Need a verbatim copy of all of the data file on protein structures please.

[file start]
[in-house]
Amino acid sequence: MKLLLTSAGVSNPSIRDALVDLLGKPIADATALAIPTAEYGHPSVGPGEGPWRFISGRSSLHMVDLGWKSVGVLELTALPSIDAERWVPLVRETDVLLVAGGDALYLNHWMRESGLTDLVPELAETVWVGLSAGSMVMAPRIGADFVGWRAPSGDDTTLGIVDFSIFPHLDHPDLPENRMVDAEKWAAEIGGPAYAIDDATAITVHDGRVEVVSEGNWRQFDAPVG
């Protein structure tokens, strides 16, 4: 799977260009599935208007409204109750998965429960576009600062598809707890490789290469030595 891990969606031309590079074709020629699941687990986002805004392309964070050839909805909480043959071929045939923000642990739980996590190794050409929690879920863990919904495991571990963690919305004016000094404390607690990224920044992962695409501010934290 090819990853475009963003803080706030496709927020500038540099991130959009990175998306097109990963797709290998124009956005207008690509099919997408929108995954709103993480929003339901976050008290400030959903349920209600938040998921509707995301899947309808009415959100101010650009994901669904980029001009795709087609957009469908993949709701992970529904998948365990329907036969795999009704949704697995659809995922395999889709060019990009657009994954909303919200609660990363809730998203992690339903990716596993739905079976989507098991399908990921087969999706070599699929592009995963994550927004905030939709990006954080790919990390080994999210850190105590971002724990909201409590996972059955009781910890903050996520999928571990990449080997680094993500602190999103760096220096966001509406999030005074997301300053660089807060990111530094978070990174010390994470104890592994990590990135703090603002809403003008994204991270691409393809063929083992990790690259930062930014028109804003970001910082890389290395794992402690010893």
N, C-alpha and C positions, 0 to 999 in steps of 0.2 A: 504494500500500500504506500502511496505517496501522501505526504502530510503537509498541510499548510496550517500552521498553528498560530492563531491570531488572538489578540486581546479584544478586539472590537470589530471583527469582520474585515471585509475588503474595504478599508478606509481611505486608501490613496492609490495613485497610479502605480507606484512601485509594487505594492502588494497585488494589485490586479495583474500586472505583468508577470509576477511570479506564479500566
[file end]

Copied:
[in-house]
Amino acid sequence: MKLLLTSAGVSNPSIRDALVDLLGKPIADATALAIPTAEYGHPSVGPGEGPWRFISGRSSLHMVDLGWKSVGVLELTALPSIDAERWVPLVRETDVLLVAGGDALYLNHWMRESGLTDLVPELAETVWVGLSAGSMVMAPRIGADFVGWRAPSGDDTTLGIVDFSIFPHLDHPDLPENRMVDAEKWAAEIGGPAYAIDDATAITVHDGRVEVVSEGNWRQFDAPVG
């Protein structure tokens, strides 16, 4: 799977260009599935208007409204109750998965429960576009600062598809707890490789290469030595 891990969606031309590079074709020629699941687990986002805004392309964070050839909805909480043959071929045939923000642990739980996590190794050409929690879920863990919904495991571990963690919305004016000094404390607690990224920044992962695409501010934290 090819990853475009963003803080706030496709927020500038540099991130959009990175998306097109990963797709290998124009956005207008690509099919997408929108995954709103993480929003339901976050008290400030959903349920209600938040998921509707995301899947309808009415959100101010650009994901669904980029001009795709087609957009469908993949709701992970529904998948365990329907036969795999009704949704697995659809995922395999889709060019990009657009994954909303919200609660990363809730998203992690339903990716596993739905079976989507098991399908990921087969999706070599699929592009995963994550927004905030939709990006954080790919990390080994999210850190105590971002724990909201409590996972059955009781910890903050996520999928571990990449080997680094993500602190999103760096220096966001509406999030005074997301300053660089807060990111530094978070990174010390994470104890592994990590990135703090603002809403003008994204991270691409393809063929083992990790690259930062930014028109804003970001910082890389290395794992402690010893």
N, C-alpha and C positions, 0 to 999 in steps of 0.2 A: 504494500500500500504506500502511496505517496501522501505526504502530510503537509498541510499548510496550517500552521498553528498560530492563531491570531488572538489578540486581546479584544478586539472590537470589530471583527469582520474585515471585509475588503474595504478599508478606509481611505486608501490613496492609490495613485497610479502605480507606484512601485509594487505594492502588494497585488494589485490586479495583474500586472505583468508577470509576477511570479506564479500566